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Nowcasting inflation using high frequency data

Listed author(s):
  • Modugno, Michele

This paper proposes a methodology to nowcast and forecast inflation using data with sampling frequency higher than monthly. The nowcasting literature has been focused on GDP, typically using monthly indicators in order to produce an accurate estimate for the current and next quarter. This paper exploits data with weekly and daily frequency in order to produce more accurate estimates of inflation for the current and followings months. In particular, this paper uses the Weekly Oil Bulletin Price Statistics for the euro area, the Weekly Retail Gasoline and Diesel Prices for the US and daily World Market Prices of Raw Materials. The data are modeled as a trading day frequency factor model with missing observations in a state space representation. For the estimation we adopt the methodology exposed in Banbura and Modugno (2010). In contrast to other existing approaches, the methodology used in this paper has the advantage of modeling all data within a unified single framework that, nevertheless, allows one to produce forecasts of all variables involved. This offers the advantage of disentangling a model-based measure of ”news” from each data release and subsequently to assess its impact on the forecast revision. The paper provides an illustrative example of this procedure. Overall, the results show that these data improve forecast accuracy over models that exploit data available only at monthly frequency for both countries. JEL Classification: C53, E31, E37

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Paper provided by European Central Bank in its series Working Paper Series with number 1324.

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Date of creation: Apr 2011
Handle: RePEc:ecb:ecbwps:20111324
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  1. Roberto S. Mariano & Yasutomo Murasawa, 2003. "A new coincident index of business cycles based on monthly and quarterly series," Journal of Applied Econometrics, John Wiley & Sons, Ltd., vol. 18(4), pages 427-443.
  2. Giannone, Domenico & Reichlin, Lucrezia & Small, David, 2008. "Nowcasting: The real-time informational content of macroeconomic data," Journal of Monetary Economics, Elsevier, vol. 55(4), pages 665-676, May.
  3. Domenico Giannone & Jérôme Henry & Magdalena Lalik & Michele Modugno, 2012. "An Area-Wide Real-Time Database for the Euro Area," The Review of Economics and Statistics, MIT Press, vol. 94(4), pages 1000-1013, November.
  4. Catherine Doz & Domenico Giannone & Lucrezia Reichlin, 2012. "A Quasi–Maximum Likelihood Approach for Large, Approximate Dynamic Factor Models," The Review of Economics and Statistics, MIT Press, vol. 94(4), pages 1014-1024, November.
  5. Stephen G. Cecchetti & Rita S. Chu & Charles Steindel, 2000. "The unreliability of inflation indicators," Current Issues in Economics and Finance, Federal Reserve Bank of New York, vol. 6(Apr).
  6. Diebold, Francis X & Mariano, Roberto S, 2002. "Comparing Predictive Accuracy," Journal of Business & Economic Statistics, American Statistical Association, vol. 20(1), pages 134-144, January.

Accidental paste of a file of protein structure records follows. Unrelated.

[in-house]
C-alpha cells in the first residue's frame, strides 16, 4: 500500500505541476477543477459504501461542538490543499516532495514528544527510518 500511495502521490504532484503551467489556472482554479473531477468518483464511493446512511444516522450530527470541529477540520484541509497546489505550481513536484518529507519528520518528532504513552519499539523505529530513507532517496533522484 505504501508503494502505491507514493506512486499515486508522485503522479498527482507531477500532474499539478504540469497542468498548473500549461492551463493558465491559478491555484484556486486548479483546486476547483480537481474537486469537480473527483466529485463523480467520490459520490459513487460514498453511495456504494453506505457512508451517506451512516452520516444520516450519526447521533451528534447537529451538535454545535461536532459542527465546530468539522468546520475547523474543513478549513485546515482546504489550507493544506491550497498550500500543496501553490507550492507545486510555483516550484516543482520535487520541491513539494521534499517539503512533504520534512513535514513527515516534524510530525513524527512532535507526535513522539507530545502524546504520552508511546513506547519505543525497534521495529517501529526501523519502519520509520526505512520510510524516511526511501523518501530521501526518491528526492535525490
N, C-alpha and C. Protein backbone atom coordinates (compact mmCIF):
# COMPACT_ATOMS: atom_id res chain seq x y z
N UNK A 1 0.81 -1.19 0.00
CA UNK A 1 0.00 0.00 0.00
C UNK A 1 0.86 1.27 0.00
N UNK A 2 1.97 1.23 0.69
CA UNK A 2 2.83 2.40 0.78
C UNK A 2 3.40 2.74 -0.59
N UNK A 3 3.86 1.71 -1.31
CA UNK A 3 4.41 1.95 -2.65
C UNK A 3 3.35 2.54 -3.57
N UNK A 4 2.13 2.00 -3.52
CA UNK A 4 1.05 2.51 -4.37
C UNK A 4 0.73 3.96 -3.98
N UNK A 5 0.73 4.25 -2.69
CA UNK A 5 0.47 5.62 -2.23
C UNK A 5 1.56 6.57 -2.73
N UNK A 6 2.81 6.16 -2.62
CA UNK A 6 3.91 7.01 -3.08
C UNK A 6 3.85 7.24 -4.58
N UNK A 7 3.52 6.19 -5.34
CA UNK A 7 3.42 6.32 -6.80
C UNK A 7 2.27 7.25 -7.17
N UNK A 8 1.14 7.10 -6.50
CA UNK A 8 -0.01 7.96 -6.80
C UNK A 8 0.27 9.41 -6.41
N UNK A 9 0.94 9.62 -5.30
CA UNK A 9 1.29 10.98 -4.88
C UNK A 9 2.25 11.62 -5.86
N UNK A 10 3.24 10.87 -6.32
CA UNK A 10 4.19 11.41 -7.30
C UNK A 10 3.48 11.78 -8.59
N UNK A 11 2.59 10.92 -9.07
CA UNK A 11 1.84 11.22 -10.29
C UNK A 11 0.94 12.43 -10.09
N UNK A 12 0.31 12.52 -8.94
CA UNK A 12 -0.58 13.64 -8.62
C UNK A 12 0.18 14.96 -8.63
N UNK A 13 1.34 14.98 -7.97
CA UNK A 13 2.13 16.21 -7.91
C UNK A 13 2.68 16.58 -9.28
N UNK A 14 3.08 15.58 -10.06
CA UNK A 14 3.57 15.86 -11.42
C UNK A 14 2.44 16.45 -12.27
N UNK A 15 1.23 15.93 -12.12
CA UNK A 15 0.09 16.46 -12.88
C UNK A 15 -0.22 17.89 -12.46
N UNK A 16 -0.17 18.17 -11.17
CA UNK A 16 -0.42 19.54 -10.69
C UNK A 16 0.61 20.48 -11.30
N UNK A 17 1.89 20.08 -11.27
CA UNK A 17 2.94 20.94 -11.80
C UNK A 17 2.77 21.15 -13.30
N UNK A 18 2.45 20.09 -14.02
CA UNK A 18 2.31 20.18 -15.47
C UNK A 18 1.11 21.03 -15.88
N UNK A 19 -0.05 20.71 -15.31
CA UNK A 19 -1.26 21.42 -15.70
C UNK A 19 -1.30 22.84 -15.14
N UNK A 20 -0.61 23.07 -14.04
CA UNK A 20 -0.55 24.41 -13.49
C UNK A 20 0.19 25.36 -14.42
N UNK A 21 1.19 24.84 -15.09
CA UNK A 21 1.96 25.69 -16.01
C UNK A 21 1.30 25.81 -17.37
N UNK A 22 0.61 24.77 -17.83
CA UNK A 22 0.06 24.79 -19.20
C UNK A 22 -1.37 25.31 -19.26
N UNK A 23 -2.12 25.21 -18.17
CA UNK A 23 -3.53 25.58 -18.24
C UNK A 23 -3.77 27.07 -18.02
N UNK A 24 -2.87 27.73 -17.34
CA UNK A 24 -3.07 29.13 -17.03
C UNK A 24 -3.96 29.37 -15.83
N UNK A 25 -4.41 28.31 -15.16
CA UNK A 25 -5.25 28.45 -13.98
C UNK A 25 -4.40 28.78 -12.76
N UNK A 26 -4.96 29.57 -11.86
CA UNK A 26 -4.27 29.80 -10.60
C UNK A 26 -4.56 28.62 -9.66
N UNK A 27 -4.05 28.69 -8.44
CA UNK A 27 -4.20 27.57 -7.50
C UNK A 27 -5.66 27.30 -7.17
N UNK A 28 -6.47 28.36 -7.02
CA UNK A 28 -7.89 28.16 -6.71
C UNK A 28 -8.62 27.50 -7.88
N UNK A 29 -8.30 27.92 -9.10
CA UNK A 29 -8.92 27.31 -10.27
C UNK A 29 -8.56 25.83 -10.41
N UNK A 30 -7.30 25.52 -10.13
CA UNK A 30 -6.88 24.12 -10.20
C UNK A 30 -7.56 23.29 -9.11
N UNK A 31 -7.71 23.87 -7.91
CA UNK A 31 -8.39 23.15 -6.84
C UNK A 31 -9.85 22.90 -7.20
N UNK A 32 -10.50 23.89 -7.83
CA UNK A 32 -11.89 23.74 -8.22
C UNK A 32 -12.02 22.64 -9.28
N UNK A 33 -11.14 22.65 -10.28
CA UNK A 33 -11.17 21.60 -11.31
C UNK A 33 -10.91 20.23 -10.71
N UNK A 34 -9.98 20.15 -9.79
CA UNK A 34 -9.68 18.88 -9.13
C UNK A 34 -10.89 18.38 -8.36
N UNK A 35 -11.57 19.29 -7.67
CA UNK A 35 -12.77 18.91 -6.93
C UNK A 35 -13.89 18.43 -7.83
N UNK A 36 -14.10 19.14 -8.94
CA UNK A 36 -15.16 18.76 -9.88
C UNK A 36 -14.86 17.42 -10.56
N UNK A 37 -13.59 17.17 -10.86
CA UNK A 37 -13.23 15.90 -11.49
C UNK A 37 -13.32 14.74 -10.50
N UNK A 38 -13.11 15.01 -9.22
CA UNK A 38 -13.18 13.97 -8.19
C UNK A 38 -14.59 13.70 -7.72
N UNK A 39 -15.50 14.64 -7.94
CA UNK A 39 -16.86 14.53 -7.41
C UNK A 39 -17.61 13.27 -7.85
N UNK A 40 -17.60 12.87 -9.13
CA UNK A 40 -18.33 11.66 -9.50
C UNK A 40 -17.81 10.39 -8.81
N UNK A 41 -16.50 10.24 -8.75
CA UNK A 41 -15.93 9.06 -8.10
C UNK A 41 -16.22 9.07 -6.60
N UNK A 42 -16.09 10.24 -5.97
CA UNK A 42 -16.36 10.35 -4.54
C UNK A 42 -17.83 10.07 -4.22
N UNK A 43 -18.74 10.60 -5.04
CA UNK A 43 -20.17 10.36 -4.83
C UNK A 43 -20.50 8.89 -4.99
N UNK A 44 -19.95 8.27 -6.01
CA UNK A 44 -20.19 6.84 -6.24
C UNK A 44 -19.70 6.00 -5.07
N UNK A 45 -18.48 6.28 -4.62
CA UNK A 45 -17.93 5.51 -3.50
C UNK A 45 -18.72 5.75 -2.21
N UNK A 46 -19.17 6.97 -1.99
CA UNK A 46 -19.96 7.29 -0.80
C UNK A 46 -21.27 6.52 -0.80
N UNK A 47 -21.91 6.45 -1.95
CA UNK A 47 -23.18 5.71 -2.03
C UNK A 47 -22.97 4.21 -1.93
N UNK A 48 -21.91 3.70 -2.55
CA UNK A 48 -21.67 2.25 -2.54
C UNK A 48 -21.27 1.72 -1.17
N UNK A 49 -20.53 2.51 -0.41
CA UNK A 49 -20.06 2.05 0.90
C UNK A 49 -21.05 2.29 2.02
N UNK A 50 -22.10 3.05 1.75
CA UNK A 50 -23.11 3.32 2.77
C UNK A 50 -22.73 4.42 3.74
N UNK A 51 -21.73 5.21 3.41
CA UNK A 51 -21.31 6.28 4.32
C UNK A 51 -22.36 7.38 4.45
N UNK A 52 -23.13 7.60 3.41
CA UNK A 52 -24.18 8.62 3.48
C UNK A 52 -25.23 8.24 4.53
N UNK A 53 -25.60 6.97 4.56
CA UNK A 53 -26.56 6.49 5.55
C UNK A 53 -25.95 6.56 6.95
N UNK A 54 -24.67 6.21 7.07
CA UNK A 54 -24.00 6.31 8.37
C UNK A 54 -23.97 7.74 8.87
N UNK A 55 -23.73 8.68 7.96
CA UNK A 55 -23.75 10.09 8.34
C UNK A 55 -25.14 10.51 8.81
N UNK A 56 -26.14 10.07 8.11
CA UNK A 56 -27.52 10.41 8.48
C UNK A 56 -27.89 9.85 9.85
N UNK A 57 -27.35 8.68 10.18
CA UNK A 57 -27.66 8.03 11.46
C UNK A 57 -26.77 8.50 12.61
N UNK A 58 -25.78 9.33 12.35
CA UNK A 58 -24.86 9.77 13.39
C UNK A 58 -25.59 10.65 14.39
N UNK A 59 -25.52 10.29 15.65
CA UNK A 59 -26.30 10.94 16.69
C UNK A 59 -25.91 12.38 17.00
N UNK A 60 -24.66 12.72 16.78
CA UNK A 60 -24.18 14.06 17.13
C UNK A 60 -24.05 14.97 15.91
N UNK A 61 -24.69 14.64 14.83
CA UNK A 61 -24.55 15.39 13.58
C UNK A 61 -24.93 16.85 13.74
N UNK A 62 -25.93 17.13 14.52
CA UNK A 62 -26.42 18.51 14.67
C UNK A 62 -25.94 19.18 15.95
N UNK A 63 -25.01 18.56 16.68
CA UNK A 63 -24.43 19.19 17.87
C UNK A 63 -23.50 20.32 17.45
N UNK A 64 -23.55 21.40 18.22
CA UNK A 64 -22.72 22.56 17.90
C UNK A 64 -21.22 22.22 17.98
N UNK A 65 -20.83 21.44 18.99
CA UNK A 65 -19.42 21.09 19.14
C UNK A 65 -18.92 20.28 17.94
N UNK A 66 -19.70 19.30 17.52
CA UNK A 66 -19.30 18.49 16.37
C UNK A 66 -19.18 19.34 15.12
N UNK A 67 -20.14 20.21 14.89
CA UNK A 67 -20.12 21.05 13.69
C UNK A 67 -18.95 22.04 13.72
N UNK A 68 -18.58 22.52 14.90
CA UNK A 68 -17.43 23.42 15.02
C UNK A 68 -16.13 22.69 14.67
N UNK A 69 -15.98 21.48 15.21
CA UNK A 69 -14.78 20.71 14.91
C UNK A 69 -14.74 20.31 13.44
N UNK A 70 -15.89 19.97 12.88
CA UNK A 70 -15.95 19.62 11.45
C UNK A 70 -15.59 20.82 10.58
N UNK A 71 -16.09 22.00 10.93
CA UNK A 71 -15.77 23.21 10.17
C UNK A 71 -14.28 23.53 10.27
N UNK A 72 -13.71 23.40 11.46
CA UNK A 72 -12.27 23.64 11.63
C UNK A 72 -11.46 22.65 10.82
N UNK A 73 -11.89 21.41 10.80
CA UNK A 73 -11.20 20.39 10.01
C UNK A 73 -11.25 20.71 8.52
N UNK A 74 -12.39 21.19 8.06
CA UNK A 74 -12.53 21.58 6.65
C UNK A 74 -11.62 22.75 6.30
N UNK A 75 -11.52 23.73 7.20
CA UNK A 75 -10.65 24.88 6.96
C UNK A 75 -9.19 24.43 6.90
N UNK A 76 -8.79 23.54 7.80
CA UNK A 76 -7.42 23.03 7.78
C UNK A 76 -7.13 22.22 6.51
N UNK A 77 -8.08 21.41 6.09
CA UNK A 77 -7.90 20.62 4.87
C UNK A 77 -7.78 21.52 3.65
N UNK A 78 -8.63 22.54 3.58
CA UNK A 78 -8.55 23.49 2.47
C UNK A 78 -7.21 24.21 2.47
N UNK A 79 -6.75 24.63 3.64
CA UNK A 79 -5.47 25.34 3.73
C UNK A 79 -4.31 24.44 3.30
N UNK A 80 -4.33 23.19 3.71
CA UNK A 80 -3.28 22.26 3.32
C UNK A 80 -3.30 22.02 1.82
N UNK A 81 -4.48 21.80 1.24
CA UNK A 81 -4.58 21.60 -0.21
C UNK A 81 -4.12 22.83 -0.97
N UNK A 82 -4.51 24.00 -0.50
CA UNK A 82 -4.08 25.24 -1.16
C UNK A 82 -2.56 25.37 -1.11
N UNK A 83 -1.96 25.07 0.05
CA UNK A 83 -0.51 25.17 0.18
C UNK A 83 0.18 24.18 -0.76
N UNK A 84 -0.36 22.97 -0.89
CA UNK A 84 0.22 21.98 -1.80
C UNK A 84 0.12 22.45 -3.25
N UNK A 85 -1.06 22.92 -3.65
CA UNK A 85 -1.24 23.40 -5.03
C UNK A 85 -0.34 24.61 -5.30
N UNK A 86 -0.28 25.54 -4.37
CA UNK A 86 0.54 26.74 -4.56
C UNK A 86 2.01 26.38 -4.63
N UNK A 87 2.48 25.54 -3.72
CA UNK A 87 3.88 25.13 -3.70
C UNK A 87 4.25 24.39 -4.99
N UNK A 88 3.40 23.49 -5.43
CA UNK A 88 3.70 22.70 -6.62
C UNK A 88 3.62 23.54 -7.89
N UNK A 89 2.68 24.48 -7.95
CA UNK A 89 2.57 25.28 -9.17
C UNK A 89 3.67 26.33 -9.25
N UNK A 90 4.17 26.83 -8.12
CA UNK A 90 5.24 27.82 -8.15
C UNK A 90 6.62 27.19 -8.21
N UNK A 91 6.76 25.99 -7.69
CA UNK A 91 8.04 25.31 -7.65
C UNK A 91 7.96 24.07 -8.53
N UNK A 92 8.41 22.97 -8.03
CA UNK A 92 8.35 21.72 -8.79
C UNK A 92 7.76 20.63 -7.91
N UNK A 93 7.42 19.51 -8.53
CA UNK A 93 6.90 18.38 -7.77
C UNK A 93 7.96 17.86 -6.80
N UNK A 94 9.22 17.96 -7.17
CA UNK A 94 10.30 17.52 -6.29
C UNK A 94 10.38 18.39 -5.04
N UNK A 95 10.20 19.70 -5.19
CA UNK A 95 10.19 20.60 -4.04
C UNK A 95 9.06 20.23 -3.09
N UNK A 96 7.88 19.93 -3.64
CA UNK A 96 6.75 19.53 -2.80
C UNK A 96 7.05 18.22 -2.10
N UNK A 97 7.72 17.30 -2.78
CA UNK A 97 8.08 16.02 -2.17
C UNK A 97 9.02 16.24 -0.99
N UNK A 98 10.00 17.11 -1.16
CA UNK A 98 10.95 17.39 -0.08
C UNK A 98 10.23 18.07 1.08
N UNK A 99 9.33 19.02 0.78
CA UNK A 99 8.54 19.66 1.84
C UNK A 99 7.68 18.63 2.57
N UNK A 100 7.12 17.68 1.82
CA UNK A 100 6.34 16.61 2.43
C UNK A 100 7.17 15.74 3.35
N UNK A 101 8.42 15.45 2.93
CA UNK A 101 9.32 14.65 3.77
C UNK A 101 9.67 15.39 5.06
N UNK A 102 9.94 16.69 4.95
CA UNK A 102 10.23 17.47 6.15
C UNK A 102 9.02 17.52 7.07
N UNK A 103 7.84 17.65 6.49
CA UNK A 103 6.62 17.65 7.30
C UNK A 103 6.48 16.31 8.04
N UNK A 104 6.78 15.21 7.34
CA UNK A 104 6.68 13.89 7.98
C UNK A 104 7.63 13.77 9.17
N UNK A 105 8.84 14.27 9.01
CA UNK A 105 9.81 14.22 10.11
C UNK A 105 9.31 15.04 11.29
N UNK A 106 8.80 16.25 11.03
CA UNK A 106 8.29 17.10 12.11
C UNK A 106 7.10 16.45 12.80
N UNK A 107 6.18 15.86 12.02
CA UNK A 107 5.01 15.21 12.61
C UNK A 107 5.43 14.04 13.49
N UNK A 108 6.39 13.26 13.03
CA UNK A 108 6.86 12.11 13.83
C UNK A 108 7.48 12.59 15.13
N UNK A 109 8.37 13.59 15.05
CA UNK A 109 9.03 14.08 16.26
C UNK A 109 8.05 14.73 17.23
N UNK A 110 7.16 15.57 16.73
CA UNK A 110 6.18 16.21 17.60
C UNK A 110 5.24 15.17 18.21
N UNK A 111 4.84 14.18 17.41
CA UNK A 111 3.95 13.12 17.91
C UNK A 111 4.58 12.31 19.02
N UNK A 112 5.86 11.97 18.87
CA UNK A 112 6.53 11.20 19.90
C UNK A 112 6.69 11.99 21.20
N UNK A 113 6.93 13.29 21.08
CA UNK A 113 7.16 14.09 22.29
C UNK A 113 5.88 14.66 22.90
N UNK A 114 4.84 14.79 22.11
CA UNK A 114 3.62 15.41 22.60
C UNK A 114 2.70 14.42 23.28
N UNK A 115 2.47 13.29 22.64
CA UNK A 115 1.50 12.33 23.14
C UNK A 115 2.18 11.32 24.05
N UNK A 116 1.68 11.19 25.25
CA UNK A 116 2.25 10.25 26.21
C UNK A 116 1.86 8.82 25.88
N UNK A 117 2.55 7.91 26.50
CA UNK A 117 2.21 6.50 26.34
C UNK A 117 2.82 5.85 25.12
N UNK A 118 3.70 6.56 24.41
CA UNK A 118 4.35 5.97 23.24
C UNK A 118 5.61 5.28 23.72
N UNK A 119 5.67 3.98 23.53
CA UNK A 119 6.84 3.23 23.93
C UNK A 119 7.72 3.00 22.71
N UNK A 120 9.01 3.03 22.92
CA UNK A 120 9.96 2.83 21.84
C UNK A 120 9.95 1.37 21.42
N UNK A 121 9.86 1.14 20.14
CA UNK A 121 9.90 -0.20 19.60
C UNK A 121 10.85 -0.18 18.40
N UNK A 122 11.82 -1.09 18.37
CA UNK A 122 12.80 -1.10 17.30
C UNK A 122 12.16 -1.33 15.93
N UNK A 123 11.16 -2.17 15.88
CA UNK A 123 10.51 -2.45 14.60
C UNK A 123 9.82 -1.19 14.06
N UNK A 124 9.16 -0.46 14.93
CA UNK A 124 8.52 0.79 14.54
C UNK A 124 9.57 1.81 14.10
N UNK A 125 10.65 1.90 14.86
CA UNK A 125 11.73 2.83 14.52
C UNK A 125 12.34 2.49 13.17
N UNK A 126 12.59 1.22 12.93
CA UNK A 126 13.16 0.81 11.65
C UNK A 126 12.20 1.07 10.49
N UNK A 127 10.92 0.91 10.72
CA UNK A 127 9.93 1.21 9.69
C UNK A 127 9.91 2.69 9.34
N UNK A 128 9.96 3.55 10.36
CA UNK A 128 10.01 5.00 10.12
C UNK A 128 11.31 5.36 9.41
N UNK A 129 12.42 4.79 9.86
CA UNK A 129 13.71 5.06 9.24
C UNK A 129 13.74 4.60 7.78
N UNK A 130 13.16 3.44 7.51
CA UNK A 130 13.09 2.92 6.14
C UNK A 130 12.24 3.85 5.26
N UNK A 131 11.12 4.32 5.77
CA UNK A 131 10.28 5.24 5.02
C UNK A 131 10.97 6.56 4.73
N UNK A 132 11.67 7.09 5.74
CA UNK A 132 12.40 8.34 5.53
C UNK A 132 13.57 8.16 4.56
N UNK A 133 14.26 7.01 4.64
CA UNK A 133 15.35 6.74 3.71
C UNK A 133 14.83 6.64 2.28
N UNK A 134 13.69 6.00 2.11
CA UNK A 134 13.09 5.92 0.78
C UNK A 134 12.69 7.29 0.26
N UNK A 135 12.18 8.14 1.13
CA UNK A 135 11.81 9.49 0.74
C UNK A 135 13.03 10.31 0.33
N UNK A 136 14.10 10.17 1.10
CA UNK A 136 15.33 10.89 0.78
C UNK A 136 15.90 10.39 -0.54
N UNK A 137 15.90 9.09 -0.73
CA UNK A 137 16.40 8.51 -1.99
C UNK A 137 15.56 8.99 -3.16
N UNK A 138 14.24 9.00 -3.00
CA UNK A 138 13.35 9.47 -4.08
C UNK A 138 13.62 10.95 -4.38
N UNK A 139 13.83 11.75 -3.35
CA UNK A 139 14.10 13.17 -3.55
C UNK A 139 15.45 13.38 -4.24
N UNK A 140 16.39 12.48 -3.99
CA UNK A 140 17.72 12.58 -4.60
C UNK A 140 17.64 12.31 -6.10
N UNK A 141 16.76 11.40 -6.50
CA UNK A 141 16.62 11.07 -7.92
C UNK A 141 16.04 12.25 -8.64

7. Stock, James H. & Watson, Mark W., 1999. "Forecasting inflation," Journal of Monetary Economics, Elsevier, vol. 44(2), pages 293-335, October.
  8. Lenza Michele & Warmedinger Thomas, 2011. "A Factor Model for Euro-area Short-term Inflation Analysis," Journal of Economics and Statistics (Jahrbuecher fuer Nationaloekonomie und Statistik), De Gruyter, vol. 231(1), pages 50-62, February.
  9. Banerjee, Anindya & Marcellino, Massimiliano, 2006. "Are there any reliable leading indicators for US inflation and GDP growth?," International Journal of Forecasting, Elsevier, vol. 22(1), pages 137-151.
  10. Libero Monteforte & Gianluca Moretti, 2013. "Real‐Time Forecasts of Inflation: The Role of Financial Variables," Journal of Forecasting, John Wiley & Sons, Ltd., vol. 32(1), pages 51-61, 01.
  11. James H. Stock & Mark W. Watson, 2007. "Erratum to "Why Has U.S. Inflation Become Harder to Forecast?"," Journal of Money, Credit and Banking, Blackwell Publishing, vol. 39(7), pages 1849-1849, October.
  12. James H. Stock & Mark W.Watson, 2003. "Forecasting Output and Inflation: The Role of Asset Prices," Journal of Economic Literature, American Economic Association, vol. 41(3), pages 788-829, September.
  13. Giannone, Domenico & Reichlin, Lucrezia & Small, David, 2005. "Nowcasting GDP and Inflation: The Real Time Informational Content of Macroeconomic Data Releases," CEPR Discussion Papers 5178, C.E.P.R. Discussion Papers.
  14. Elena Angelini & Marta Banbura & Gerhard Rünstler, 2010. "Estimating and forecasting the euro area monthly national accounts from a dynamic factor model," OECD Journal: Journal of Business Cycle Measurement and Analysis, OECD Publishing, Centre for International Research on Economic Tendency Surveys, vol. 2010(1), pages 1-22.
  15. James H. Stock & Mark W. Watson, 2007. "Why Has U.S. Inflation Become Harder to Forecast?," Journal of Money, Credit and Banking, Blackwell Publishing, vol. 39(s1), pages 3-33, 02.
  16. Ghysels, Eric & Santa-Clara, Pedro & Valkanov, Rossen, 2004. "The MIDAS Touch: Mixed Data Sampling Regression Models," University of California at Los Angeles, Anderson Graduate School of Management qt9mf223rs, Anderson Graduate School of Management, UCLA.
  17. Marta Bańbura & Michele Modugno, 2014. "Maximum Likelihood Estimation Of Factor Models On Datasets With Arbitrary Pattern Of Missing Data," Journal of Applied Econometrics, John Wiley & Sons, Ltd., vol. 29(1), pages 133-160, 01.
  18. Watson, Mark W. & Engle, Robert F., 1983. "Alternative algorithms for the estimation of dynamic factor, mimic and varying coefficient regression models," Journal of Econometrics, Elsevier, vol. 23(3), pages 385-400, December.
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